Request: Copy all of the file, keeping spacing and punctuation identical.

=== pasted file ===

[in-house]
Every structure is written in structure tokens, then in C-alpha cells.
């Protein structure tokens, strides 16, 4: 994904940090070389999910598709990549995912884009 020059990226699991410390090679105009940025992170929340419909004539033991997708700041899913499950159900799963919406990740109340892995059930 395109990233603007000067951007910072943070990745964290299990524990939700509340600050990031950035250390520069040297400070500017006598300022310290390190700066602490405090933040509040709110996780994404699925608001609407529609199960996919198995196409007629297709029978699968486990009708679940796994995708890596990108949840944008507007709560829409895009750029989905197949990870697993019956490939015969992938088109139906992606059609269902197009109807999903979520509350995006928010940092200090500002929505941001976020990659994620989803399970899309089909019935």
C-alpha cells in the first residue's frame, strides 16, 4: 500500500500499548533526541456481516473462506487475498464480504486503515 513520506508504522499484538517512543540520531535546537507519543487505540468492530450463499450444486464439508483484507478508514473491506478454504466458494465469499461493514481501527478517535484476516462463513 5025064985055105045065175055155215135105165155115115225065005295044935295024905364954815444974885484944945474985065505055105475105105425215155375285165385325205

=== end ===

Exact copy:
[in-house]
Every structure is written in structure tokens, then in C-alpha cells.
């Protein structure tokens, strides 16, 4: 994904940090070389999910598709990549995912884009 020059990226699991410390090679105009940025992170929340419909004539033991997708700041899913499950159900799963919406990740109340892995059930 395109990233603007000067951007910072943070990745964290299990524990939700509340600050990031950035250390520069040297400070500017006598300022310290390190700066602490405090933040509040709110996780994404699925608001609407529609199960996919198995196409007629297709029978699968486990009708679940796994995708890596990108949840944008507007709560829409895009750029989905197949990870697993019956490939015969992938088109139906992606059609269902197009109807999903979520509350995006928010940092200090500002929505941001976020990659994620989803399970899309089909019935």
C-alpha cells in the first residue's frame, strides 16, 4: 500500500500499548533526541456481516473462506487475498464480504486503515 513520506508504522499484538517512543540520531535546537507519543487505540468492530450463499450444486464439508483484507478508514473491506478454504466458494465469499461493514481501527478517535484476516462463513 5025064985055105045065175055155215135105165155115115225065005295044935295024905364954815444974885484944945474985065505055105475105105425215155375285165385325205